From the brief document prepared by the engineers at Systra, it is difficult to judge whether the MetroLink evaluation conforms to Bent Flyvbjerg's Iron Law of Megaprojects. However, there are reasons to be fearful that even the enormous €3,000m cost budget may not be enough and that the excess of benefits over costs is illusory.
The first baby step has been taken in preparing for a possible cost over-run. Calculations are now shown for capital costs up to €4,000m - when the project was unveiled as part of the National Development Plan on February 16, it mentioned only the €3,000m figure. But the benefits are claimed to have been quantified at up to €6,000m, so the Systra engineers felt able to give an enthusiastic thumbs-up for MetroLink.
They appear to have made no provision for uncompensated disruption costs imposed during construction. This was also a feature of the Luas project evaluations but the breakdown of cost components has been omitted by Systra, so it difficult to tell. The issue is important. Urban transport projects often involve a sizeable bill for incurred compensation costs, particularly property acquisition, and no doubt a provision has been made. But uncompensated costs can be even bigger. These arise, for example, when retail business is damaged by construction work or when amenities cannot be accessed for three or four years. Retailers in Dublin city centre claim to have gone bust during the Luas construction.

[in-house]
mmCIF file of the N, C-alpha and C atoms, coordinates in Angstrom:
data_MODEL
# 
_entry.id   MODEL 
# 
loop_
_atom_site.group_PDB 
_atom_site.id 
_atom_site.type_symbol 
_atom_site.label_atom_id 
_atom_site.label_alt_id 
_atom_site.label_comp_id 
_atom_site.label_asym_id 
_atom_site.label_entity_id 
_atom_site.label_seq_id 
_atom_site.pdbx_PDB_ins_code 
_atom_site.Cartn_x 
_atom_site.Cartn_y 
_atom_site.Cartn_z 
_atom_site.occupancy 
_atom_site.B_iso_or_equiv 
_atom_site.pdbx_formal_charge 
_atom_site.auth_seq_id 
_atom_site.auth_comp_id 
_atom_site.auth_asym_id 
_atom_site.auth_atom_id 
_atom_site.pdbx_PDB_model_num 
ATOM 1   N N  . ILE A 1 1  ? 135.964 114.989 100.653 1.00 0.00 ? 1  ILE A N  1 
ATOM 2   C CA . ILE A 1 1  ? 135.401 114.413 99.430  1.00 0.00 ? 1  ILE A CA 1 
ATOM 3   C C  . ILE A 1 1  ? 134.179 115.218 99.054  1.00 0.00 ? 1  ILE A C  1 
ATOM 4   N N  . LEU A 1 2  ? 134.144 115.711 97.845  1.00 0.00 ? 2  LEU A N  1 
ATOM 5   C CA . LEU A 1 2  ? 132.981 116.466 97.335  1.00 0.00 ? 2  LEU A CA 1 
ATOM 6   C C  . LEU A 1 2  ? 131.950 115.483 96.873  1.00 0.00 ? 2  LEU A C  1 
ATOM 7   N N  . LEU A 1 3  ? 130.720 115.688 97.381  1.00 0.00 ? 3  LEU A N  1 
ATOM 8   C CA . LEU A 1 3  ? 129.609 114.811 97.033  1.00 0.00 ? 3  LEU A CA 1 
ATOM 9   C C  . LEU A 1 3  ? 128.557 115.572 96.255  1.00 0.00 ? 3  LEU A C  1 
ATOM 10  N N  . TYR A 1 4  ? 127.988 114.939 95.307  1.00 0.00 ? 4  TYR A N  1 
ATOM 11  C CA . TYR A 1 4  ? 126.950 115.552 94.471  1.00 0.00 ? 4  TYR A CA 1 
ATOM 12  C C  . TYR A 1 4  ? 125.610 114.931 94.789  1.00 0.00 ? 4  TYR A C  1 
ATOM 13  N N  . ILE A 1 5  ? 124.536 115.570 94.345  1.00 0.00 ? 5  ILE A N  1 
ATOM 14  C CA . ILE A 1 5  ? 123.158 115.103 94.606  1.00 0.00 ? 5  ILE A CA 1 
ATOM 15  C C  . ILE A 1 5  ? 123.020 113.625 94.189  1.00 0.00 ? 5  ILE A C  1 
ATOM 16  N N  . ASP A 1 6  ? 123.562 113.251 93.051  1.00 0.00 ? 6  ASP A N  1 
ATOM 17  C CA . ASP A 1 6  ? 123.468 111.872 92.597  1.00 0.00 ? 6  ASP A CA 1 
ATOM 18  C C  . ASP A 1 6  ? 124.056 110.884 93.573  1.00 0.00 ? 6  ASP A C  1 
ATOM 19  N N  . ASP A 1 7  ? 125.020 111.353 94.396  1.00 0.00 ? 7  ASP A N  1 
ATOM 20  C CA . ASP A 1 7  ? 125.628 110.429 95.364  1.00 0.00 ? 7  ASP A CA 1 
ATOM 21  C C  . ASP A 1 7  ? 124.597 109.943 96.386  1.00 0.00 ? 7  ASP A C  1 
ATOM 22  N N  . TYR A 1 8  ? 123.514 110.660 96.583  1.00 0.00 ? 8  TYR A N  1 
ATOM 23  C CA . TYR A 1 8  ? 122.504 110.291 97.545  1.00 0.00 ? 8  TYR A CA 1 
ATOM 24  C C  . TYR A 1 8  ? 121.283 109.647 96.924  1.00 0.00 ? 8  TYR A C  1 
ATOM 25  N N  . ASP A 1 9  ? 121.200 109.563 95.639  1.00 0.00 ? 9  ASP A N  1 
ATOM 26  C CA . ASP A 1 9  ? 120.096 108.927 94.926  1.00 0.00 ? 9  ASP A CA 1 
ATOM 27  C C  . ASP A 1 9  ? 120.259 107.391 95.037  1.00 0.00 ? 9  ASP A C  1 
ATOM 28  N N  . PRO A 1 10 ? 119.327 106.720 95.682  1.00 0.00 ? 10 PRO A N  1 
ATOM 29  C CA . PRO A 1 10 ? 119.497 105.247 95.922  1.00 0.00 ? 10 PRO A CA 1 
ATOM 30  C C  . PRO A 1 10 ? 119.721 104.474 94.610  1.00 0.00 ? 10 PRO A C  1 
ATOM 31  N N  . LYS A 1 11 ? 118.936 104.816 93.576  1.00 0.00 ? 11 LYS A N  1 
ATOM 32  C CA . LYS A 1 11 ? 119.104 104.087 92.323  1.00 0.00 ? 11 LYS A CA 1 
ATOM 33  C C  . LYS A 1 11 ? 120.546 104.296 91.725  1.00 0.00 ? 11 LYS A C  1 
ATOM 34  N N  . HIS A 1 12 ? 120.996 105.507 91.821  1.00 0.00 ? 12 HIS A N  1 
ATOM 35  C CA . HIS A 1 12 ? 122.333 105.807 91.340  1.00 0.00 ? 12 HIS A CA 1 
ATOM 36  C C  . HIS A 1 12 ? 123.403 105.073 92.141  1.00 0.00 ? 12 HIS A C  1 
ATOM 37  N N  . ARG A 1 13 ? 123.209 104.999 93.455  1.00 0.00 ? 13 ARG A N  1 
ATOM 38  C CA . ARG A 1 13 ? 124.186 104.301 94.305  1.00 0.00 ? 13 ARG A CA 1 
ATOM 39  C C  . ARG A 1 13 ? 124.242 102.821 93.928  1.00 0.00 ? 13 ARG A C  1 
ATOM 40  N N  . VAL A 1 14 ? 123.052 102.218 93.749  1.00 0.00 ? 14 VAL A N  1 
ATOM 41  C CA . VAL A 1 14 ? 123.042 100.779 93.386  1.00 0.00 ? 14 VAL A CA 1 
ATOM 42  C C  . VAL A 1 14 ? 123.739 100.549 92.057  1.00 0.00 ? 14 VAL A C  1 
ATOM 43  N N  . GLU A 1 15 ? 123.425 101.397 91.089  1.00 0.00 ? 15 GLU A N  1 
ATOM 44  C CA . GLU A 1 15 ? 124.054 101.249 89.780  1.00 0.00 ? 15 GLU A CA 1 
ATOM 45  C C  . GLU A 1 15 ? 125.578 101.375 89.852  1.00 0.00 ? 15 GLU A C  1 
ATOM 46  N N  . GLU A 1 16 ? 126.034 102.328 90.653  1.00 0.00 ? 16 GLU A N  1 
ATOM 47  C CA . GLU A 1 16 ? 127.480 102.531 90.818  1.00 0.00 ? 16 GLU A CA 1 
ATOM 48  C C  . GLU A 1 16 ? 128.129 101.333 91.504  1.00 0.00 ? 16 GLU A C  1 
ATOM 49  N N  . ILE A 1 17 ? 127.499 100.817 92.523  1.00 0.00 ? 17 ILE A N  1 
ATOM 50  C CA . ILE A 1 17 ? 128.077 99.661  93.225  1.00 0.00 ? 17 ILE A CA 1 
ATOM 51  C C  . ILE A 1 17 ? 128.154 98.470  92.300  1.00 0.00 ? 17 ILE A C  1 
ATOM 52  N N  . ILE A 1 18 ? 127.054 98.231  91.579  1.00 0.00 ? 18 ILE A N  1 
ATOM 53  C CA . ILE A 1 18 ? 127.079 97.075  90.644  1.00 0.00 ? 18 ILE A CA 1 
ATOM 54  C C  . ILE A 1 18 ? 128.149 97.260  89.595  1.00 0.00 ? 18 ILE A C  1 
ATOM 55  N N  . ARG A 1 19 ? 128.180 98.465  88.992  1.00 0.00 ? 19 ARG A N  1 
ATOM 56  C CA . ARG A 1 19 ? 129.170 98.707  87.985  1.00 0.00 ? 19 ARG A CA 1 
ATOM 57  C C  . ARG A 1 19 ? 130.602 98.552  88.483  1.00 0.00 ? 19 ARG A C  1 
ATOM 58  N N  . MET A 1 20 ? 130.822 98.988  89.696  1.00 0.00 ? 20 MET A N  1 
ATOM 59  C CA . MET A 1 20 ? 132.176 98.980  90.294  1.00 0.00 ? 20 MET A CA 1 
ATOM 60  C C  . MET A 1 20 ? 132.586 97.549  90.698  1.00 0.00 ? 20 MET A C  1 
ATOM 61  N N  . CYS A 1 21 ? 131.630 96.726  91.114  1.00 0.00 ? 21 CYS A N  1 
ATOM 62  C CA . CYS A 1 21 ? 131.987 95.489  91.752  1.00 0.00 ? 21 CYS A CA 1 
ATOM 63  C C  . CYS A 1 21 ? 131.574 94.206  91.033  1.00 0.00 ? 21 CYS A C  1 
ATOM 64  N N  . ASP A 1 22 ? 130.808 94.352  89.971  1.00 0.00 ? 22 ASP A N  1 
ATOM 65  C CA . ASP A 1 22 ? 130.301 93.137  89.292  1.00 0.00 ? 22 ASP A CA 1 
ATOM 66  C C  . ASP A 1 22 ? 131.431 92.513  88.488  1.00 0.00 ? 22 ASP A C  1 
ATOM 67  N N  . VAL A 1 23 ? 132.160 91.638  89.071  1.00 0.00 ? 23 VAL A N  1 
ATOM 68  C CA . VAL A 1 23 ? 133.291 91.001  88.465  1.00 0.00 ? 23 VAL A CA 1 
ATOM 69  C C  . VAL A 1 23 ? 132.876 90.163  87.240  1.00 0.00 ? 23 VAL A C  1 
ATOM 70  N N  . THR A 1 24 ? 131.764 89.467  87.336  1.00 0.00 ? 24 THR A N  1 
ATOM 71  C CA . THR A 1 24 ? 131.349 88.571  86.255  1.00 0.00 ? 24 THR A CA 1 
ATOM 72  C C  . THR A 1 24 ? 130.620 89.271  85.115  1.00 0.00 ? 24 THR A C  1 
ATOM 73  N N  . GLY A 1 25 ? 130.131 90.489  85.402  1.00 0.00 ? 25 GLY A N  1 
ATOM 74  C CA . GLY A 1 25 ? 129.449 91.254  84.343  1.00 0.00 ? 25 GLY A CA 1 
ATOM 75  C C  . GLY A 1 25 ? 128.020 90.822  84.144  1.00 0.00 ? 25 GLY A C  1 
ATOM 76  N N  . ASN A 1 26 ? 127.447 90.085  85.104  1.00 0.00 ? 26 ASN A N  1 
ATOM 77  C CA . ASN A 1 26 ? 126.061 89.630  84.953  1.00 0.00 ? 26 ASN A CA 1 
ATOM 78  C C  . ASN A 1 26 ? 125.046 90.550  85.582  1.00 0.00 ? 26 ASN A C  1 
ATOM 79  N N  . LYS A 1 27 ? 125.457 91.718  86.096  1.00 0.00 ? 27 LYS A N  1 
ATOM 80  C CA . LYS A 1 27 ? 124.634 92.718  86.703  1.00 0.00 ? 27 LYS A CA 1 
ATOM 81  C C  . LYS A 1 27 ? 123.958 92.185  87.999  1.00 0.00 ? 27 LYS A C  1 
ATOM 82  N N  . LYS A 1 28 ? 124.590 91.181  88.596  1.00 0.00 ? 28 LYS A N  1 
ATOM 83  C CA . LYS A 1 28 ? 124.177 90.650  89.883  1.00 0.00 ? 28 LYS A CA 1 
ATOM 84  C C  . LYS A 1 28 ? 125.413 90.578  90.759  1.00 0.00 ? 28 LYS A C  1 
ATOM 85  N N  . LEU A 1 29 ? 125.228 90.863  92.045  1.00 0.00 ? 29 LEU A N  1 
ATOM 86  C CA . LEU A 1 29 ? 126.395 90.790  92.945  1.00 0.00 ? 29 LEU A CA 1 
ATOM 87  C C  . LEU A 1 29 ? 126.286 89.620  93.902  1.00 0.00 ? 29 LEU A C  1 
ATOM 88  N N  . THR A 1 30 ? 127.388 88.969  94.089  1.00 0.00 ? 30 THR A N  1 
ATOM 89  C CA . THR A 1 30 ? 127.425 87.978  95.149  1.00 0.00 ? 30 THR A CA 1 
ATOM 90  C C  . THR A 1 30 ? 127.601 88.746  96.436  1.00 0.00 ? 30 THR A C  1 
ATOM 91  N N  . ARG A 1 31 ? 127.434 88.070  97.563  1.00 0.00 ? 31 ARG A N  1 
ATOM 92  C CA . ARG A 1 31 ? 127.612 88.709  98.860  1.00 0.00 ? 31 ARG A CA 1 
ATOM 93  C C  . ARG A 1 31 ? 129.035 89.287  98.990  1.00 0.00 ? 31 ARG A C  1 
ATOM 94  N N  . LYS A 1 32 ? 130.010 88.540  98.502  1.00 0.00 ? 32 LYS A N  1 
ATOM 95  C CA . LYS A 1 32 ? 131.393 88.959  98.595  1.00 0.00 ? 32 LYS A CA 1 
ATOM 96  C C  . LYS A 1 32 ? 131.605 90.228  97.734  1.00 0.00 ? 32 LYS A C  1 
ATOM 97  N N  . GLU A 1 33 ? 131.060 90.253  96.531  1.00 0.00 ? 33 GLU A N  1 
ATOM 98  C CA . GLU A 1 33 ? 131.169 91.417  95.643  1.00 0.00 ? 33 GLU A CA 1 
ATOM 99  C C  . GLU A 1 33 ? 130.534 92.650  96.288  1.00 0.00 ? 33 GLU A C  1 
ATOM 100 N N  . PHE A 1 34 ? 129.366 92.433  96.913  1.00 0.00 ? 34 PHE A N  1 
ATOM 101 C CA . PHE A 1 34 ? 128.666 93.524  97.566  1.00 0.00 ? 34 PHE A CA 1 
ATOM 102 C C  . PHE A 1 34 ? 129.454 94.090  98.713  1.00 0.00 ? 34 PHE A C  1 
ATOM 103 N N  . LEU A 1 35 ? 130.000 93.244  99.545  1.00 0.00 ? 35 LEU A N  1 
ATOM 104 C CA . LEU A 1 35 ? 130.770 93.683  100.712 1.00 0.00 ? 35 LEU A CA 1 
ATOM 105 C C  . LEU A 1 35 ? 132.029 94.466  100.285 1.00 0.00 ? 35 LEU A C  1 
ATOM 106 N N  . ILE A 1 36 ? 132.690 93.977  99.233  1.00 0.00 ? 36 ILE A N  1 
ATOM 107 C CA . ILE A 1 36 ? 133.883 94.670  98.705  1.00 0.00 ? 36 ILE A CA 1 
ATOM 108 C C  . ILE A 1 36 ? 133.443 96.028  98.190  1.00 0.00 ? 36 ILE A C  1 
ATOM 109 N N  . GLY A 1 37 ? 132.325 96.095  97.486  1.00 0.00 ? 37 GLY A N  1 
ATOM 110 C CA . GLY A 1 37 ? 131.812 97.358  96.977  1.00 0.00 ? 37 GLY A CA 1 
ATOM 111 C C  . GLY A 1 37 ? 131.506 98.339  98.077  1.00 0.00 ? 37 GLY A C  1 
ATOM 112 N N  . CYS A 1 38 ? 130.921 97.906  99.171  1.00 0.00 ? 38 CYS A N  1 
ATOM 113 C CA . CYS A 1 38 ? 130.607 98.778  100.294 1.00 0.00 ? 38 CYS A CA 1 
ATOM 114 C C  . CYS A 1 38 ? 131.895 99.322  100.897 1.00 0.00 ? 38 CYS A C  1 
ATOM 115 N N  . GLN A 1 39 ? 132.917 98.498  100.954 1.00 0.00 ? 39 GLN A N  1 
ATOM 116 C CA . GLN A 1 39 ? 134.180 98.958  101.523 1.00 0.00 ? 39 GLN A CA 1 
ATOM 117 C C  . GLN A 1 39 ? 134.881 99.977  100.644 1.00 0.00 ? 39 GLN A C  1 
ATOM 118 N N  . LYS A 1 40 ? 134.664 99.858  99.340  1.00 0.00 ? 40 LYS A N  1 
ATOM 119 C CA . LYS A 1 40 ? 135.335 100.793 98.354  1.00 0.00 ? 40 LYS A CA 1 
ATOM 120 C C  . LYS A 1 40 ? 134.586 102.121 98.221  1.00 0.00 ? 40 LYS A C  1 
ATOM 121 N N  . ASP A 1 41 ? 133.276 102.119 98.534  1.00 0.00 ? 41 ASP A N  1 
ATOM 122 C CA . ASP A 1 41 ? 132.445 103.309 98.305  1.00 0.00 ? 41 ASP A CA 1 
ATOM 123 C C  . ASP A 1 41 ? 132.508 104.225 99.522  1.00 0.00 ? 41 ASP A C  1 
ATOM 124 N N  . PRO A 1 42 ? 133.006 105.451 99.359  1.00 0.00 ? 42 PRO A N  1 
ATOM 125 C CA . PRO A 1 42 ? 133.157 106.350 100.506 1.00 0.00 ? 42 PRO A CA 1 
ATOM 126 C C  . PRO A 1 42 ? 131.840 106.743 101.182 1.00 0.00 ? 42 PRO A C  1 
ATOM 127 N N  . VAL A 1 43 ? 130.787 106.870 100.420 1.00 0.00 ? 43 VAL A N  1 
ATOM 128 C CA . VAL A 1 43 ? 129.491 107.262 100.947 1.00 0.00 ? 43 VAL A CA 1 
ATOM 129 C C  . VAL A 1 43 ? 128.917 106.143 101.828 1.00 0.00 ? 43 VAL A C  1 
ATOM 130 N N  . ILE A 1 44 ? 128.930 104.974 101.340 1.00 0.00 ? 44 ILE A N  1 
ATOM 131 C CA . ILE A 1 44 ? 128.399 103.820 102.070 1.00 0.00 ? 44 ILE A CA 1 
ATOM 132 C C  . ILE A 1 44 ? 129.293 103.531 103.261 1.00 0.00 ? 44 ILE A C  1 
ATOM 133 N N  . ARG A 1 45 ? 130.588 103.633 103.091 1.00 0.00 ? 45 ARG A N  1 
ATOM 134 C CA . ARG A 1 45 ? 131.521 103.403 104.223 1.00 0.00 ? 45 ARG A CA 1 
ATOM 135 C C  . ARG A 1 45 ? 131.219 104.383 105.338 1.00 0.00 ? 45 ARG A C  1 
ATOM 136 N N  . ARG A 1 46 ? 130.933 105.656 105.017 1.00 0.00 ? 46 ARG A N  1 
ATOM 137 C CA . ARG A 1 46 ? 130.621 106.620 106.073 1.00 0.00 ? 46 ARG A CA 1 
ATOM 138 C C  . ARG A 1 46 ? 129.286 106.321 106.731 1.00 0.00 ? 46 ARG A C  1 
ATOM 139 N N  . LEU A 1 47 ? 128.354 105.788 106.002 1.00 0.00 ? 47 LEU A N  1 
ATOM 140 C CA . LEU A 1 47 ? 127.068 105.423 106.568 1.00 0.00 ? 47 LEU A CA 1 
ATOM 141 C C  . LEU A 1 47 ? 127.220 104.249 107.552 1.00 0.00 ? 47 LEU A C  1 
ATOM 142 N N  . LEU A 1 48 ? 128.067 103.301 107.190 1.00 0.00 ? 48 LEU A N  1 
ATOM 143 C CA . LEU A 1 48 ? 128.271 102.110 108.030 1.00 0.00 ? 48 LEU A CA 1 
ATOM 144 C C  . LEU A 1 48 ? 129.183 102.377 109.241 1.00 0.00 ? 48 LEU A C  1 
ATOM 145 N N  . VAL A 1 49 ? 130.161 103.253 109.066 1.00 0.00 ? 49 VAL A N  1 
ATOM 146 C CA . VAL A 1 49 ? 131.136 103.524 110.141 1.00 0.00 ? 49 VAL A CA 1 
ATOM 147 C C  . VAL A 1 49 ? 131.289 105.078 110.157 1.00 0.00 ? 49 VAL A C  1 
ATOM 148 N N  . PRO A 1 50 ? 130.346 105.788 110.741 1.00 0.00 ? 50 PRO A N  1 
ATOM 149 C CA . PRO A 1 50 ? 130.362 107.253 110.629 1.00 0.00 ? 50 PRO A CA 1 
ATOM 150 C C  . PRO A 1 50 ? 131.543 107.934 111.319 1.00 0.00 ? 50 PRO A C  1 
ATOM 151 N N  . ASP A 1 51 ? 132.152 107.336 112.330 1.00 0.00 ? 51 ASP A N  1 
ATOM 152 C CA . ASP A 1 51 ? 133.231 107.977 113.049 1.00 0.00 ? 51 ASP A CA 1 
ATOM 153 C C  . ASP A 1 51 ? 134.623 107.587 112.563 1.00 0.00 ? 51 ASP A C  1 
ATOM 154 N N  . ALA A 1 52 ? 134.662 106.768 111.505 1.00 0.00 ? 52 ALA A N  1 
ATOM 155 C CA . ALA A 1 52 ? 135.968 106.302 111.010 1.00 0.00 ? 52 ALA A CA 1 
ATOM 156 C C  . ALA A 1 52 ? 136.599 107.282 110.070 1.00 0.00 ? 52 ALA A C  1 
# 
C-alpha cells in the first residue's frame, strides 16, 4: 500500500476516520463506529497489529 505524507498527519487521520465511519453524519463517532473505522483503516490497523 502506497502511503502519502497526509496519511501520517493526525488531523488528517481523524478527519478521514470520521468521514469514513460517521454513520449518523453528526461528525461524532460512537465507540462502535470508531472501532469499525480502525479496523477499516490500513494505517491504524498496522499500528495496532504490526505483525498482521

Two famous northside sports clubs, Na Fianna GAA in Glasnevin and the illustrious Home Farm football club, the nursery of a long succession of Irish international stars, claim that their pitches will be unusable for years due to construction works on MetroLink. The whole point of cost-benefit analysis is to go beyond the narrow financial impact and to allow fully for factors such as uncompensated disruption.
There will be more ructions in the leafy suburbs along the Sandyford line south of the city centre, since extensive re-engineering along the Green line is also required. If the French engineers are unfamiliar with uncompensated costs, the ecumenical coalition of Na Fianna, Home Farm and the burghers of Ranelagh will bring them up to speed in short order.
There is another risk on the cost side. Archaeologists have uncovered yet more Viking artefacts recently while exploring a hotel site in the Liberties and Finn McCool must be buried somewhere. MetroLink requires extensive tunnelling right through the centre of the old city of Dublin and there will be more happy discoveries.
The most puzzling aspect of the summary cost-benefit report is the apparent assumption of high passenger volumes. The engineers appear to have assumed intensive future development along the route. The record around Dublin is not encouraging - there are unopened stations on both the Green line and the Kildare suburban line, for example.
Moreover, the study appears to compare the MetroLink project to a 'do-nothing' scenario - economists prefer to compare projects also to the best available alternative. In the absence of published detail, it is always possible that benefits have been counted twice: for example, fare revenues should not be credited in addition to passenger time savings.
This project falls under the public spending code and will have to pass muster with the economists at the Department of Public Expenditure. Systra has given them plenty to work on.